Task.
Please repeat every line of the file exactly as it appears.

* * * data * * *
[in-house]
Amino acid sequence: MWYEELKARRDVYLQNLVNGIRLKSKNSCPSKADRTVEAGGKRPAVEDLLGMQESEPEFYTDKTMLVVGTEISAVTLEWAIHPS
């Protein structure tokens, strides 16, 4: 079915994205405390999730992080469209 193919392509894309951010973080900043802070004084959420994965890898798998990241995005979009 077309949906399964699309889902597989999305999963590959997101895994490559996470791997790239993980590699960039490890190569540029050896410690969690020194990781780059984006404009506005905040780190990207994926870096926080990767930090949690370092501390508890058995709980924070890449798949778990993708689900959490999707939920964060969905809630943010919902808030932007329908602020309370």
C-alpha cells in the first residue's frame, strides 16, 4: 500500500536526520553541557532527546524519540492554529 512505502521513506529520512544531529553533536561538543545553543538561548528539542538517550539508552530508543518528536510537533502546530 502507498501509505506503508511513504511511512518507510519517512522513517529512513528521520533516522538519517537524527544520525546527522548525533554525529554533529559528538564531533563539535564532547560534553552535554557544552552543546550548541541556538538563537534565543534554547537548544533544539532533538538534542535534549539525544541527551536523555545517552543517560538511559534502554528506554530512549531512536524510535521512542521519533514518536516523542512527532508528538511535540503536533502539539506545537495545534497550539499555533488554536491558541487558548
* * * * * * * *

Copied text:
[in-house]
Amino acid sequence: MWYEELKARRDVYLQNLVNGIRLKSKNSCPSKADRTVEAGGKRPAVEDLLGMQESEPEFYTDKTMLVVGTEISAVTLEWAIHPS
């Protein structure tokens, strides 16, 4: 079915994205405390999730992080469209 193919392509894309951010973080900043802070004084959420994965890898798998990241995005979009 077309949906399964699309889902597989999305999963590959997101895994490559996470791997790239993980590699960039490890190569540029050896410690969690020194990781780059984006404009506005905040780190990207994926870096926080990767930090949690370092501390508890058995709980924070890449798949778990993708689900959490999707939920964060969905809630943010919902808030932007329908602020309370």
C-alpha cells in the first residue's frame, strides 16, 4: 500500500536526520553541557532527546524519540492554529 512505502521513506529520512544531529553533536561538543545553543538561548528539542538517550539508552530508543518528536510537533502546530 502507498501509505506503508511513504511511512518507510519517512522513517529512513528521520533516522538519517537524527544520525546527522548525533554525529554533529559528538564531533563539535564532547560534553552535554557544552552543546550548541541556538538563537534565543534554547537548544533544539532533538538534542535534549539525544541527551536523555545517552543517560538511559534502554528506554530512549531512536524510535521512542521519533514518536516523542512527532508528538511535540503536533502539539506545537495545534497550539499555533488554536491558541487558548